BPA and metabolic syndrome; lead and obesity; BPA and markers of cardiovascular disease // Sept 2014 Science Digest #2 (non-human & policy)

September 21, 2014 at 2:18 pm | Posted in Uncategorized | Leave a comment

Sept. 2014 Science Digest #2 //
Non-Human and Policy Research

BPA, cardiovascular disease | Adverse effects of long-term exposure to bisphenol A during adulthood leading to hyperglycaemia and hypercholesterolemia in mice . Male CD1 mice were exposed over an 8-month period to five different BPA doses below or equivalent to the current no observed adverse effect level (NOAEL). Hepatic mRNA from the animals showed an overexpression of key genes involved in cholesterol biosynthesis. BPA also induced the expression of the sterol regulatory element-binding proteins 2, a master regulator of hepatic cholesterol biosynthesis, and increased de novo cholesterol synthesis. These results are consistent with epidemiological studies reporting on a link between BPA exposure and the onset of cardiovascular diseases.

BPA, metabolic syndrome & liver disease | Perinatal exposure to bisphenol A exacerbates nonalcoholic steatohepatitis-like phenotype in male rat offspring fed on a high-fat diet. On a high-fat diet (HFD), the offspring of rats exposed to BPA showed a nonalcoholic steatohepatitis-like phenotype, characterized by extensive accumulation of lipids, large lipid droplets, profound ballooning degeneration, impaired liver function, increased inflammation, and even mild fibrosis in the liver. Perinatal exposure to BPA worsened the hepatic damage caused by the HFD in the rat offspring. The additive effects of BPA correlated with higher levels of hepatic oxidative stress.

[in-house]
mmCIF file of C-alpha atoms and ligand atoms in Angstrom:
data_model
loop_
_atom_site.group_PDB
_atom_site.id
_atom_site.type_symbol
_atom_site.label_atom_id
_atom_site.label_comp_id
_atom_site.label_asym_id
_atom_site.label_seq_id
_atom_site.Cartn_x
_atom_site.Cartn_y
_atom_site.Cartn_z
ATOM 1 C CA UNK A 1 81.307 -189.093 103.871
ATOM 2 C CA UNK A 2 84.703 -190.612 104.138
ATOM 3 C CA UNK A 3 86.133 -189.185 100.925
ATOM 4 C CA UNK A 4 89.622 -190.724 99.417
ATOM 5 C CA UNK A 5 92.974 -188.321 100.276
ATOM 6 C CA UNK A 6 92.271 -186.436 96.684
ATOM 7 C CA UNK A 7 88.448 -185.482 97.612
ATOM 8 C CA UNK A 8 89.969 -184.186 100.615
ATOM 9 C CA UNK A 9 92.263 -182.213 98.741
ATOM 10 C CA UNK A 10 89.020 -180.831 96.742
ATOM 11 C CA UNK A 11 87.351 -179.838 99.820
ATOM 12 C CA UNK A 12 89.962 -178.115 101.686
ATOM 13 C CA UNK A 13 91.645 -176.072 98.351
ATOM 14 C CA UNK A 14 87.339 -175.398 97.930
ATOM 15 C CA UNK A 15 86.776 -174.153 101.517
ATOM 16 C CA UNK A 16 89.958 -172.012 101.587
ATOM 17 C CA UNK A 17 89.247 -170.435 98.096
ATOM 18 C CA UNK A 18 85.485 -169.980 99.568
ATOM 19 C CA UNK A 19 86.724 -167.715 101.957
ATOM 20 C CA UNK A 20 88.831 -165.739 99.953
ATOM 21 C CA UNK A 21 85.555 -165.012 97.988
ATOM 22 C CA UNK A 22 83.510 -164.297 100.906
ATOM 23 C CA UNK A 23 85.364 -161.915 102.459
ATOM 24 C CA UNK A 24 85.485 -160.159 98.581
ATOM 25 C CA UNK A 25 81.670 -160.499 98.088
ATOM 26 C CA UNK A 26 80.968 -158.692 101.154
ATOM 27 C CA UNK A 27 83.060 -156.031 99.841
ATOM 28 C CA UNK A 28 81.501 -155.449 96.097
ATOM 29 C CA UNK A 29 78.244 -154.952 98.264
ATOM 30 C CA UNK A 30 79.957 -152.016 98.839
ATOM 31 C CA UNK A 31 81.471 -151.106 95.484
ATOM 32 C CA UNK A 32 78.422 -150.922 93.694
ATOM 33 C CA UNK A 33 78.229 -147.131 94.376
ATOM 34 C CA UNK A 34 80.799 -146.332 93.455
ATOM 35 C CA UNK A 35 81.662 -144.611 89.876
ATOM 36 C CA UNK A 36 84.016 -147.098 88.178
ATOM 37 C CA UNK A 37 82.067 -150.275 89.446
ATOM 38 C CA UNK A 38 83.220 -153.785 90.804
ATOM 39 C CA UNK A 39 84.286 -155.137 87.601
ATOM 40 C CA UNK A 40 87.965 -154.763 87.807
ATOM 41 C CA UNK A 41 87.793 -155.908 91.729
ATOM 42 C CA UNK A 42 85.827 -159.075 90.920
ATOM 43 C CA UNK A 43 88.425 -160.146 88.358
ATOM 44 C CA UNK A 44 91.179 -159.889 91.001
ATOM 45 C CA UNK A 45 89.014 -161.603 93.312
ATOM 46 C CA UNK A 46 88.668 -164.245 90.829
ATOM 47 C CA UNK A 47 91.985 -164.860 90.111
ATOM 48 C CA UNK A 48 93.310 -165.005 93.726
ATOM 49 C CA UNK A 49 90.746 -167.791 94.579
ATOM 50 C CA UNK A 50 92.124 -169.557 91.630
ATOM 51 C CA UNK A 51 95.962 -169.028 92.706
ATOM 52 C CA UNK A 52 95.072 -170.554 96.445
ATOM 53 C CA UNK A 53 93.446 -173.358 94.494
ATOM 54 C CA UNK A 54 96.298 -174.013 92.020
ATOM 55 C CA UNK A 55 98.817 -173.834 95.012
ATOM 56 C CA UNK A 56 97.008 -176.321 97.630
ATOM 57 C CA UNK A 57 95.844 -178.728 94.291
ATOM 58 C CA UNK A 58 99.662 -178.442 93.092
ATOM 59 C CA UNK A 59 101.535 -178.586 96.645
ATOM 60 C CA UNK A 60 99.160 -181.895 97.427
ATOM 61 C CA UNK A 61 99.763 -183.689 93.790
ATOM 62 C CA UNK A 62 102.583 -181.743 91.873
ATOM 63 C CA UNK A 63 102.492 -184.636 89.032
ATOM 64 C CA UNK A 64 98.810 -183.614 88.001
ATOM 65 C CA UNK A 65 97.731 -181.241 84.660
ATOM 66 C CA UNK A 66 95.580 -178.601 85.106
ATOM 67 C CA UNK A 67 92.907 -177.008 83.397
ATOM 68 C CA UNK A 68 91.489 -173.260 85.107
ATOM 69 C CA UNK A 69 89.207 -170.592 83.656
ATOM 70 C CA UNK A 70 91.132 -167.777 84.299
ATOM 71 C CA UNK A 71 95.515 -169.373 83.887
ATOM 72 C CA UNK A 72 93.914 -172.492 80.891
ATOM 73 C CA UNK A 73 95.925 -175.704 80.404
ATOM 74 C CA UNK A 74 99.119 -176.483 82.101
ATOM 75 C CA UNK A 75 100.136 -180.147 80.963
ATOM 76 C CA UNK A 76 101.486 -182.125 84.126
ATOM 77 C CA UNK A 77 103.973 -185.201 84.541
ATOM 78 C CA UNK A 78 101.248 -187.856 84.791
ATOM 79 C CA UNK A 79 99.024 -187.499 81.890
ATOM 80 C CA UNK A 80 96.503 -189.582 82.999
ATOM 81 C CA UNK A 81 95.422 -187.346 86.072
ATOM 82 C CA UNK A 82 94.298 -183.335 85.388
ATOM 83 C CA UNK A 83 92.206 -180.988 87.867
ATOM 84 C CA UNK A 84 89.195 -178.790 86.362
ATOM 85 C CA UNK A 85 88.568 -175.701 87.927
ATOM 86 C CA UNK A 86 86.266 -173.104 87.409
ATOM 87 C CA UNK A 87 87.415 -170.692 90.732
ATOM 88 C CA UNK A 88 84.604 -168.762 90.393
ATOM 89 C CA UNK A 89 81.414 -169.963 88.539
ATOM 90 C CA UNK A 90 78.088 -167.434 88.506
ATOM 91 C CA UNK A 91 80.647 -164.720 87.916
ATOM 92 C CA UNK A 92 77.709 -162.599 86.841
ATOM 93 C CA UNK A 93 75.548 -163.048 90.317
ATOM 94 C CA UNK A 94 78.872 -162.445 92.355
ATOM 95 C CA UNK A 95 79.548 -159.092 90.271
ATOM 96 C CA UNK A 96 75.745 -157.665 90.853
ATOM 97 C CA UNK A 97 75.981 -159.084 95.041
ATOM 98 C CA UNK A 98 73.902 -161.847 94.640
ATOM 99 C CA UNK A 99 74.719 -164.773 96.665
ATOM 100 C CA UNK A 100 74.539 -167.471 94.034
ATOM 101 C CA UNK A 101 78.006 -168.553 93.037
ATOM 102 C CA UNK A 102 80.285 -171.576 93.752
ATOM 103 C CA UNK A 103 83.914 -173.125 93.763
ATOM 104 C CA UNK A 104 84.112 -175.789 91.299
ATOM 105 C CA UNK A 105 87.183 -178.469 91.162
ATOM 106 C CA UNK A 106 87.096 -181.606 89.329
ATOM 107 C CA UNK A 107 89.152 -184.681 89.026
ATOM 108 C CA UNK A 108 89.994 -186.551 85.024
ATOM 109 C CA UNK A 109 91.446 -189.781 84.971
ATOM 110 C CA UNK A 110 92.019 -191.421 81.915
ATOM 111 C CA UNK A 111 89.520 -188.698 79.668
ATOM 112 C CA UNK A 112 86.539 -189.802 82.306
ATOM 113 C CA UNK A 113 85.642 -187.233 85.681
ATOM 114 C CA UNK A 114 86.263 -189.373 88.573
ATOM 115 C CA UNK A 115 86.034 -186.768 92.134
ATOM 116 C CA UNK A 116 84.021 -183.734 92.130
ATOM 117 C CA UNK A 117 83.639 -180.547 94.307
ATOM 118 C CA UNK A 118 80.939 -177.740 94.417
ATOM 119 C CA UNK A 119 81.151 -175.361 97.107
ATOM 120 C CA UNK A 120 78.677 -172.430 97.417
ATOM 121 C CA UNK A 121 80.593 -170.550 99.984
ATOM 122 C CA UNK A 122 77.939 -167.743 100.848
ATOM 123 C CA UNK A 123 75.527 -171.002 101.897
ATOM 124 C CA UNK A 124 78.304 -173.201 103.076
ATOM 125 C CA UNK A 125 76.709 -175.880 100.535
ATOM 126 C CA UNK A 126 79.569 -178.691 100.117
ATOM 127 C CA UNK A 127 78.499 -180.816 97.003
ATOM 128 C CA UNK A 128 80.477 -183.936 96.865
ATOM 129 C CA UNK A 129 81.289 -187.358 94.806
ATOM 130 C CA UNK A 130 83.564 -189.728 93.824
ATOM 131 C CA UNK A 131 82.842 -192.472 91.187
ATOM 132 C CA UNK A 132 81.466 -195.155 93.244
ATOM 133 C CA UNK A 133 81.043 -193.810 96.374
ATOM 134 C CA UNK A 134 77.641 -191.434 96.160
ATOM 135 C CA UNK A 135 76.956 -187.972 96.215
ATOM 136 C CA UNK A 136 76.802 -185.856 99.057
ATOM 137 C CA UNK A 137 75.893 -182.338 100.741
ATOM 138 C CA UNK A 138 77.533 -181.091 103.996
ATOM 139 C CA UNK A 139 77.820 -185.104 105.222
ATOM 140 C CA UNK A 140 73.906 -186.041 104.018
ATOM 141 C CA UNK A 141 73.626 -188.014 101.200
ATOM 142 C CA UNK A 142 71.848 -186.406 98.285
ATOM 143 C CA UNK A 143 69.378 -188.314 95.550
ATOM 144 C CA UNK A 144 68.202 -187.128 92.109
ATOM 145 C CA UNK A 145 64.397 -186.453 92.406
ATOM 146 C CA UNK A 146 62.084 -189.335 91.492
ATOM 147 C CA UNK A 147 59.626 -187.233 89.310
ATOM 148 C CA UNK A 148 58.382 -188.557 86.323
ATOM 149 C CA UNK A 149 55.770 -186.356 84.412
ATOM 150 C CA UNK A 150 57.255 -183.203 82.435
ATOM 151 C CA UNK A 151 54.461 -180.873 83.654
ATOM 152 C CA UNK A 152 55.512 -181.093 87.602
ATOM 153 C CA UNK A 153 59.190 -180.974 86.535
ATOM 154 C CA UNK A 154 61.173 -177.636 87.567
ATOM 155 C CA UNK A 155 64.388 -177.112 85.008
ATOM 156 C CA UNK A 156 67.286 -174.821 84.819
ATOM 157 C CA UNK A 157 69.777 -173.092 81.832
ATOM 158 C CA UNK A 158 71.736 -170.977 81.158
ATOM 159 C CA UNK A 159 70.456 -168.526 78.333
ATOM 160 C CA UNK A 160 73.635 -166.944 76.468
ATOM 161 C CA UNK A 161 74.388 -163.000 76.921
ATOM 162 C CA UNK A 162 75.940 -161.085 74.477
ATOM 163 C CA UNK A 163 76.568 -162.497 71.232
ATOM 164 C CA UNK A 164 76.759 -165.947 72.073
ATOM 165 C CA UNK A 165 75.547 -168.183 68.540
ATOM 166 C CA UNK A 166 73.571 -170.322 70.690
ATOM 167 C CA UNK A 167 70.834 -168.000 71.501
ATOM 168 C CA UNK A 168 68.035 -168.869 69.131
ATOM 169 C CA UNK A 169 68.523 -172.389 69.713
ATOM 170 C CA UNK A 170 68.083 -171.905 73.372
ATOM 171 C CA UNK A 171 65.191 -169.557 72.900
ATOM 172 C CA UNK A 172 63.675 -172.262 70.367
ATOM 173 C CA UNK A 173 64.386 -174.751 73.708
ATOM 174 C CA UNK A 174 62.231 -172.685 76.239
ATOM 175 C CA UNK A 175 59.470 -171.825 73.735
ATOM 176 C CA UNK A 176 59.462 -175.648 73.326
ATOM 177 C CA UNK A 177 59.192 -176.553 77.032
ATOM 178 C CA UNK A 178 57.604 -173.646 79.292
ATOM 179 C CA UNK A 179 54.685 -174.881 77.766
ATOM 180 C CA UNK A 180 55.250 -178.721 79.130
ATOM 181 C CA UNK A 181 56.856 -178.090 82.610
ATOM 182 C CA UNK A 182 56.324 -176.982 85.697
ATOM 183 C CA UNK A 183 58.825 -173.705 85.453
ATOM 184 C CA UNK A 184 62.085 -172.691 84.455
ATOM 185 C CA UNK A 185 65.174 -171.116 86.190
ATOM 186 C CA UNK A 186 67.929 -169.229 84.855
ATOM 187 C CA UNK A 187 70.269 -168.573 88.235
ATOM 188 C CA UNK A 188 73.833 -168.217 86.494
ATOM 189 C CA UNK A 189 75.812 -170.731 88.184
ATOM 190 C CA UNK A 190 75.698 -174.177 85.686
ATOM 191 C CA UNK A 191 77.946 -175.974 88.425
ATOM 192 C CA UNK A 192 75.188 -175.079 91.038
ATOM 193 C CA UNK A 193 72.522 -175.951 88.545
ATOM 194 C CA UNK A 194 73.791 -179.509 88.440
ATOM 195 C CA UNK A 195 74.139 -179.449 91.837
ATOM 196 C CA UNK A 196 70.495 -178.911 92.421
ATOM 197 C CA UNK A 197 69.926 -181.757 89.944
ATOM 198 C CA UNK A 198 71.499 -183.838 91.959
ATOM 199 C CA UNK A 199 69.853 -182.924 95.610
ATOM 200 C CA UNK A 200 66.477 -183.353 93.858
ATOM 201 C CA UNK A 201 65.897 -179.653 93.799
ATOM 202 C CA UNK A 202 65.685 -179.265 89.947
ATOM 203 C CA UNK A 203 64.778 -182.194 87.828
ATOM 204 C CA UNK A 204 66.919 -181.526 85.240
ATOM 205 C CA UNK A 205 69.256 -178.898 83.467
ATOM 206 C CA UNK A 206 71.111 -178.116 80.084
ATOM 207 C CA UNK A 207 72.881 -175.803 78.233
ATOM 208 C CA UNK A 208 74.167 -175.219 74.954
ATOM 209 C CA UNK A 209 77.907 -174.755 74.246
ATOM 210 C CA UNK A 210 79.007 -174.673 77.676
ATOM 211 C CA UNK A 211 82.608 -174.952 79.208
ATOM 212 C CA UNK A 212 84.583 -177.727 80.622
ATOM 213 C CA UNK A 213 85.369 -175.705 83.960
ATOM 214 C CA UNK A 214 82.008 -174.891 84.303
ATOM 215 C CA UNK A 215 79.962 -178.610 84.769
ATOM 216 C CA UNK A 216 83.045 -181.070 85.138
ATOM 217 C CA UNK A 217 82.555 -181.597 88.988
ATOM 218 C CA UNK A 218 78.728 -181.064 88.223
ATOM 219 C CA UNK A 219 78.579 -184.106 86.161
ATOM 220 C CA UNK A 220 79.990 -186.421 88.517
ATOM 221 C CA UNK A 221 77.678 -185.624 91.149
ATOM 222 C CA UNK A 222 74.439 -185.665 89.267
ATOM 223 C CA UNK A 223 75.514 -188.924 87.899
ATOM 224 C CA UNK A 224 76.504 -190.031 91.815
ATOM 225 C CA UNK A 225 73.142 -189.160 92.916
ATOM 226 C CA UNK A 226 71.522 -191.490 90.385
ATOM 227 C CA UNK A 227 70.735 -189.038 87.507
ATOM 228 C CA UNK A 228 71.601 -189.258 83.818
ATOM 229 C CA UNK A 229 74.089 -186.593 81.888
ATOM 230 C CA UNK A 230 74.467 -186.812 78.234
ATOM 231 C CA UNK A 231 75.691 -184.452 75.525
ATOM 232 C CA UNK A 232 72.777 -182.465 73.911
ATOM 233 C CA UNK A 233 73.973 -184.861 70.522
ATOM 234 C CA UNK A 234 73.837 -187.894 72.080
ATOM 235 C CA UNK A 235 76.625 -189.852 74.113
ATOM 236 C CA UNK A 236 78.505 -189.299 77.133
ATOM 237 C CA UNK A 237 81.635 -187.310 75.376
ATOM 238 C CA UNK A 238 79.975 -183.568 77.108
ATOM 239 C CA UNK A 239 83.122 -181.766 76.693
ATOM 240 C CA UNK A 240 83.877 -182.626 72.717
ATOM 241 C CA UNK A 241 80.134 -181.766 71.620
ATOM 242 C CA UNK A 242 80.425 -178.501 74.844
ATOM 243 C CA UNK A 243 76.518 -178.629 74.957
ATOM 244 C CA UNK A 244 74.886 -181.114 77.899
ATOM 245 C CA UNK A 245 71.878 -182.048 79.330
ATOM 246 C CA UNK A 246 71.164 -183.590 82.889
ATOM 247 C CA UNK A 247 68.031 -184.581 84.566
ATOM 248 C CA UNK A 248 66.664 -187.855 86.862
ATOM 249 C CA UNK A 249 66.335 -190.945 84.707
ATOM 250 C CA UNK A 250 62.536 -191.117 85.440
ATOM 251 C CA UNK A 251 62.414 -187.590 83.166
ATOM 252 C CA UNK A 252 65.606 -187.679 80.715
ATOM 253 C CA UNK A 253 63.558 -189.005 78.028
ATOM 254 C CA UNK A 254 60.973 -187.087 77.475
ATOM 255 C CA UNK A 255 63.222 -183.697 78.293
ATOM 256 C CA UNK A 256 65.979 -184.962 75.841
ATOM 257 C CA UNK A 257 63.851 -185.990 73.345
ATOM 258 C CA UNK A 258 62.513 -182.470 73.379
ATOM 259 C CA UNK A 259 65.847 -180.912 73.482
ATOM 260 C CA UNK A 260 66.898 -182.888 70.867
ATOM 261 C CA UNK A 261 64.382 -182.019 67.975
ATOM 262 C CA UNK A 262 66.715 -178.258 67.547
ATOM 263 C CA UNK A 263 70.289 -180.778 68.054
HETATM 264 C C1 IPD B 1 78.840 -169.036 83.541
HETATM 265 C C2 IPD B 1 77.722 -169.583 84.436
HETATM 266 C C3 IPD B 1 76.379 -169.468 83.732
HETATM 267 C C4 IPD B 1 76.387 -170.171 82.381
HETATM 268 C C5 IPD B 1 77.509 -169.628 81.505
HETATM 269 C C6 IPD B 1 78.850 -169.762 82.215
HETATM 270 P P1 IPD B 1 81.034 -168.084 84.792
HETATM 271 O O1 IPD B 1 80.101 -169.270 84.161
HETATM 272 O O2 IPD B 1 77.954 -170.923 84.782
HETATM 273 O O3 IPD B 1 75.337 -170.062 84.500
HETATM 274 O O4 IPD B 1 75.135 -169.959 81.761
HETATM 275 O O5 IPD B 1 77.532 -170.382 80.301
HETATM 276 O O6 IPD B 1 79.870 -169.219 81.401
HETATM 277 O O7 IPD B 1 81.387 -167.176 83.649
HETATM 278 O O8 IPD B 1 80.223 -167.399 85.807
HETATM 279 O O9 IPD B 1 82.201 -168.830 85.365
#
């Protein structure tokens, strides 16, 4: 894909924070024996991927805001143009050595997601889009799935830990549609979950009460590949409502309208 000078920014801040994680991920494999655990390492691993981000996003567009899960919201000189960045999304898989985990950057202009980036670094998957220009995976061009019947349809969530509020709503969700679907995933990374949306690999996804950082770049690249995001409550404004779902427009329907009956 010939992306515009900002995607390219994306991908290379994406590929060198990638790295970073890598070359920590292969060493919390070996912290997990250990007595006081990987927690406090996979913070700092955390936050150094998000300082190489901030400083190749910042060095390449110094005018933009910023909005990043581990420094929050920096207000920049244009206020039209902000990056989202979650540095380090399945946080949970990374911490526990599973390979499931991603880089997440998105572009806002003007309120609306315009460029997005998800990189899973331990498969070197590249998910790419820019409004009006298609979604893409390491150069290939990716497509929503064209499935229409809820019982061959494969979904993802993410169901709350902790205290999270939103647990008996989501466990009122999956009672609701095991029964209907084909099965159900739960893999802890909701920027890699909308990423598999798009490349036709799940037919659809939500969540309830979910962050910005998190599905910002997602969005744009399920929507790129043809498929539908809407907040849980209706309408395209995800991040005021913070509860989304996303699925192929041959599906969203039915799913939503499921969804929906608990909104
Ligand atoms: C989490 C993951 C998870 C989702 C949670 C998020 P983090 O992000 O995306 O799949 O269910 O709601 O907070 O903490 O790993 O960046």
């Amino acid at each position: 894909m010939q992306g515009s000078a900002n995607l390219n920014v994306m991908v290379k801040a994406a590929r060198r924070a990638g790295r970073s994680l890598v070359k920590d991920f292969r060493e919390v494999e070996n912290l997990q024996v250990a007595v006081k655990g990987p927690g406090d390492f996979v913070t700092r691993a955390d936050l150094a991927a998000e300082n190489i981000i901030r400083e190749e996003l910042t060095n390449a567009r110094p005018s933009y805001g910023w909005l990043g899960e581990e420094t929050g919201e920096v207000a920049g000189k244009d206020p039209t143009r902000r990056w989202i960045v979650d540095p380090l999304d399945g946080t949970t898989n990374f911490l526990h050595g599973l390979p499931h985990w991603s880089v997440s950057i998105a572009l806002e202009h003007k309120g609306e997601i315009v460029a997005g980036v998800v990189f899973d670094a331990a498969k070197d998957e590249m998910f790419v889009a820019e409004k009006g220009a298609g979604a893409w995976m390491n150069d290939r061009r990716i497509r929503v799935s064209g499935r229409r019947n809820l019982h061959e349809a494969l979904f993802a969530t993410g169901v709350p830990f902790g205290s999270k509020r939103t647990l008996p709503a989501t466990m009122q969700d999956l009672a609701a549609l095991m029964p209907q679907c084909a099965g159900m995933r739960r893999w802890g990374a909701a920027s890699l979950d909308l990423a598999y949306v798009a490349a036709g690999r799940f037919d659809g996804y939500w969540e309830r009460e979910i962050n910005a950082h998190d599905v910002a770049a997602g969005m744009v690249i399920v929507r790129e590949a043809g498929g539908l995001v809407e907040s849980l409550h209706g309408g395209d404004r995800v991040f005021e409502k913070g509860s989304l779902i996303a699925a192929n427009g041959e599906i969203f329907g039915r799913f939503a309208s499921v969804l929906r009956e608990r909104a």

Lead, obesity | Perinatal Lead (Pb) Exposure Results in Sex-Specific Effects on Food Intake, Fat, Weight, and Insulin Response across the Murine Life-Course. Perinatal Pb exposure at blood lead levels between 4.1 µg/dL and 32 µg/dL is associated with increased food intake, body weight, total body fat, energy expenditure, activity, and insulin response in mice. Physiological effects of developmental Pb exposure persist and vary according to sex and age.

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